My Answers to the House of Lords EU Committee about the Right To Be Forgotten

A Linkedin post by Luciano Floridi announce a British House of Lords EU Committee hearing about the Google Spain ECJ Decision and the right to be forgotten. Here are my two cents (sorry, this isn’t going to be a short post):

Q. Do you agree with the Court’s ruling that Google (and other search engines) can be classed as data controllers?

A. NO. The search engine activity as such doesn’t handle personal data under the 95/46/CE Directive. The collection and organization of the retrieved data are the automatic output of a search algorithm. The issue arise when the retrieved data are used for purposes different than the pure providing search engines results, thus attempting to identify a natural person and creating his/her profile. To give an example: and before, Cuil, are no-user-data-collection search engines so it is not possible to include them into the legal “data-controller” definition.

Q. The question put by the Spanish court to the Court of Justice referred to the data subject wishing to have information “consigned to oblivion”. Isn’t the true position that information removed from websites will always continue to exist, but will simply not be so easily accessible?

A. Yes. And fact is that information still available are still accessible by alternative means (word-of-mouth, newsgroups, social networks etc.) The point is that we are lured into thinking that there isn’t anything else, on the Internet, outside Google but this is simply not true. Google is used because is quick and effective, but when proper information are needed nobody will rely upon a search engine while trying to connect with an expert of the matter.

Q. The Court has ruled that the data subject’s fundamental right to privacy “as a rule” overrides the right to receive information, but that this will not be the case if there is a public interest in “the role played by the data subject in public life”. Do you agree with this order of priorities? Can it in practice be implemented?

A. It is a legal mistake to build the right to be forgotten on the EU Data Protection Directive. The right to privacy is set forth by the European Convention on Human Rights and the data protection is a principle set forth in a EU Directive. Thus data protection is a subordinate and particular right that doesn’t necessarily implies privacy issues. EU Data Protection Directive, indeed, is contrary to the Right to be forgotten because sets a precise legal duty to handle personal data so that they are readily available, updated and exact. This is contradictory with the idea of being forgotten, because a messy way to handle personal data (i.e. non reliable information) would be the best protection for an individual, whose personal whereabouts wouldn’t be easily found.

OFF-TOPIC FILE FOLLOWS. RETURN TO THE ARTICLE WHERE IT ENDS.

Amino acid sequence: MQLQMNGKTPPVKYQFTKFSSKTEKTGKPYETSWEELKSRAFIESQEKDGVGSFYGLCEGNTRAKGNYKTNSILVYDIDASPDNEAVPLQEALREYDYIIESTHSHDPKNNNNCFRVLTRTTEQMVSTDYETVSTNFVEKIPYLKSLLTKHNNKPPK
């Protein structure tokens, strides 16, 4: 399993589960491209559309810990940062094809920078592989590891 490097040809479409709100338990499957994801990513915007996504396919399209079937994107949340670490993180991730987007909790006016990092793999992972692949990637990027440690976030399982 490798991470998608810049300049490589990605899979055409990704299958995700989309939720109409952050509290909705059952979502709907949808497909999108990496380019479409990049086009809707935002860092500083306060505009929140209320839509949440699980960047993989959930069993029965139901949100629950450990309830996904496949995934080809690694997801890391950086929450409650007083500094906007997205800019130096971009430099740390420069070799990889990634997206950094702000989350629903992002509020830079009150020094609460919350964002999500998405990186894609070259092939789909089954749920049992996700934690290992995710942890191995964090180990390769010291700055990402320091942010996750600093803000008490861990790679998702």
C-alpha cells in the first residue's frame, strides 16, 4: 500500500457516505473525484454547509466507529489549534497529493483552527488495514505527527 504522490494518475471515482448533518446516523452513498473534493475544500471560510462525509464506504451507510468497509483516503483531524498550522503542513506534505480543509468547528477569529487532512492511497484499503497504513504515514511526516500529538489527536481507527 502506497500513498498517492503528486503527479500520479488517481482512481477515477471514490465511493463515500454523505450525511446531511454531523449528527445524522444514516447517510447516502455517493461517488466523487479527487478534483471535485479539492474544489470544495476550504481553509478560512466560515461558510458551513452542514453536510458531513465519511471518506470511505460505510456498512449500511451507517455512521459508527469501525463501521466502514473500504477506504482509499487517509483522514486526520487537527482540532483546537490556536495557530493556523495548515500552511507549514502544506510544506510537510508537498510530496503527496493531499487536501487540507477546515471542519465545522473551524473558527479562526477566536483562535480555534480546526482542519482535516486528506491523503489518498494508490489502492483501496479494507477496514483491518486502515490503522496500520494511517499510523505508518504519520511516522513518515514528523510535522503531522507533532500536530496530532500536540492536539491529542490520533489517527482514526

Q. Do you think it is in practice possible for Google to comply with the Court’s ruling?

A. Yes, but the decision is wrong and Google shouldn’t be forced to comply. The balancement between individual rights and public needs can only be assessed by a Court and we can’t bear the risk of letting a private company to decide what we should and shouldn’t find. The Google Spain ECJ decision shift the burden of protecting the public interest on a private company’s shoulders. To put it short: the ECJ ruling gave Google the legal power to re-write the History.

Q. What do you consider to be a ‘reasonable time’ for companies to put in place an acceptable response to the CJEU’s ruling?

 ?A. I don’t think a general answer is possible. There are issues to be considered such as the number of users’ claims, the kind of legal issues involved by every single claim, the impact on the technical infrastructure and so on that make giving a figure a roll of dice.

Q. The proposed new EU Data Protection Regulation would give data subjects an even stronger ‘right to be forgotten’. Do you think the UK Government are right to oppose this?

A. Again, data protection doesn’t equal right to privacy. The upcoming EU regulation shouldn’t deal with the right to be forgotte because it is an out of scope issue that should be handled within the EU Convention of Human Rights framework.

Q. How do you think an acceptable balance can be achieved at EU level between the public’s right to know, and the right to privacy?

A. By re-affirming and hardening the principle that online (as offline) the main legal liability is on the natural person that performs an action. In the specific case, if a fact is true and reported in a proper way there is no reason to erase it. Following the contrary opinion, today we wouldn’t know anything about the Lucius Catilina’s attempted golpe because his heirs might legitimately ask, after about 2.000 years, that their ancestor be let rest in peace.